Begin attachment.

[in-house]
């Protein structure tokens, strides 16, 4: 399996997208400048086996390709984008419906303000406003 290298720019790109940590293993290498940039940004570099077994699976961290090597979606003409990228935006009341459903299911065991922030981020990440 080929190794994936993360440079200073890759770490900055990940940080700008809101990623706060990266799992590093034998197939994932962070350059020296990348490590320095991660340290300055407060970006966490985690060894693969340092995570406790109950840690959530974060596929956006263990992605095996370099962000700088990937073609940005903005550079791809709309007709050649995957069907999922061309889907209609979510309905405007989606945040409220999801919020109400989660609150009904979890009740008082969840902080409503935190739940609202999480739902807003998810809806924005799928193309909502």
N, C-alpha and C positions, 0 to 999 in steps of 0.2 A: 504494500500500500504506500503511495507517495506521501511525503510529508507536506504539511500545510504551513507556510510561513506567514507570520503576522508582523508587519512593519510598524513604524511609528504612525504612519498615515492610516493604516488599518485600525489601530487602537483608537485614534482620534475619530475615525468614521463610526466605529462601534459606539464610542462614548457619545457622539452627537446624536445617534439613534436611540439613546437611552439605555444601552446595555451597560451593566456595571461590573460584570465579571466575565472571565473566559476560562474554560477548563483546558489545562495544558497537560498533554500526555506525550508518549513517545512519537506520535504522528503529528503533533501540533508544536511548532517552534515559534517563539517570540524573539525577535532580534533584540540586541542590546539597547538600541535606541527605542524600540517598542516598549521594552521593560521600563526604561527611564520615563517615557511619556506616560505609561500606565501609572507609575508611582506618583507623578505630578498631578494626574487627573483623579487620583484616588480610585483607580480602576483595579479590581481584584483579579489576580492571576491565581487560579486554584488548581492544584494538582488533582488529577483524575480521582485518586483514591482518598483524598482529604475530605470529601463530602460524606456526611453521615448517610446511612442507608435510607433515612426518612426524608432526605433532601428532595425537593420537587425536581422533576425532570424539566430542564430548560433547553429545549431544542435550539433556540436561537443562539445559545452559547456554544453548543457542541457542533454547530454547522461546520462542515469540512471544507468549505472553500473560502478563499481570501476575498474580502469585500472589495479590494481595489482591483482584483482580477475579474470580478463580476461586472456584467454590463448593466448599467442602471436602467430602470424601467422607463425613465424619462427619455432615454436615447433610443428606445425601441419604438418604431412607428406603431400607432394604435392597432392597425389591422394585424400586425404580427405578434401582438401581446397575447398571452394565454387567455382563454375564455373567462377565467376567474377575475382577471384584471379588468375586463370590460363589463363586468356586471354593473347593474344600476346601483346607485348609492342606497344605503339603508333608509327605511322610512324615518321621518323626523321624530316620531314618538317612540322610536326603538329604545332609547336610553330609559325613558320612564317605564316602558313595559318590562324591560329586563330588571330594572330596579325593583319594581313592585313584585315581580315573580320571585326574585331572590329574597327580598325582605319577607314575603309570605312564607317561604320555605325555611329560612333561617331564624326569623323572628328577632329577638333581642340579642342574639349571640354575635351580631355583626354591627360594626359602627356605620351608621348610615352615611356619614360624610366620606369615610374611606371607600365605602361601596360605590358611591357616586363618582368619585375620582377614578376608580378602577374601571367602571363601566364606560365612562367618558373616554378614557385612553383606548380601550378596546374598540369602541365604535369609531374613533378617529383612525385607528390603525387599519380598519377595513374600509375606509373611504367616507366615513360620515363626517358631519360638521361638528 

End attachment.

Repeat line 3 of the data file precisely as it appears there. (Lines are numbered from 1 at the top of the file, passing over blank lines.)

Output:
N, C-alpha and C positions, 0 to 999 in steps of 0.2 A: 504494500500500500504506500503511495507517495506521501511525503510529508507536506504539511500545510504551513507556510510561513506567514507570520503576522508582523508587519512593519510598524513604524511609528504612525504612519498615515492610516493604516488599518485600525489601530487602537483608537485614534482620534475619530475615525468614521463610526466605529462601534459606539464610542462614548457619545457622539452627537446624536445617534439613534436611540439613546437611552439605555444601552446595555451597560451593566456595571461590573460584570465579571466575565472571565473566559476560562474554560477548563483546558489545562495544558497537560498533554500526555506525550508518549513517545512519537506520535504522528503529528503533533501540533508544536511548532517552534515559534517563539517570540524573539525577535532580534533584540540586541542590546539597547538600541535606541527605542524600540517598542516598549521594552521593560521600563526604561527611564520615563517615557511619556506616560505609561500606565501609572507609575508611582506618583507623578505630578498631578494626574487627573483623579487620583484616588480610585483607580480602576483595579479590581481584584483579579489576580492571576491565581487560579486554584488548581492544584494538582488533582488529577483524575480521582485518586483514591482518598483524598482529604475530605470529601463530602460524606456526611453521615448517610446511612442507608435510607433515612426518612426524608432526605433532601428532595425537593420537587425536581422533576425532570424539566430542564430548560433547553429545549431544542435550539433556540436561537443562539445559545452559547456554544453548543457542541457542533454547530454547522461546520462542515469540512471544507468549505472553500473560502478563499481570501476575498474580502469585500472589495479590494481595489482591483482584483482580477475579474470580478463580476461586472456584467454590463448593466448599467442602471436602467430602470424601467422607463425613465424619462427619455432615454436615447433610443428606445425601441419604438418604431412607428406603431400607432394604435392597432392597425389591422394585424400586425404580427405578434401582438401581446397575447398571452394565454387567455382563454375564455373567462377565467376567474377575475382577471384584471379588468375586463370590460363589463363586468356586471354593473347593474344600476346601483346607485348609492342606497344605503339603508333608509327605511322610512324615518321621518323626523321624530316620531314618538317612540322610536326603538329604545332609547336610553330609559325613558320612564317605564316602558313595559318590562324591560329586563330588571330594572330596579325593583319594581313592585313584585315581580315573580320571585326574585331572590329574597327580598325582605319577607314575603309570605312564607317561604320555605325555611329560612333561617331564624326569623323572628328577632329577638333581642340579642342574639349571640354575635351580631355583626354591627360594626359602627356605620351608621348610615352615611356619614360624610366620606369615610374611606371607600365605602361601596360605590358611591357616586363618582368619585375620582377614578376608580378602577374601571367602571363601566364606560365612562367618558373616554378614557385612553383606548380601550378596546374598540369602541365604535369609531374613533378617529383612525385607528390603525387599519380598519377595513374600509375606509373611504367616507366615513360620515363626517358631519360638521361638528 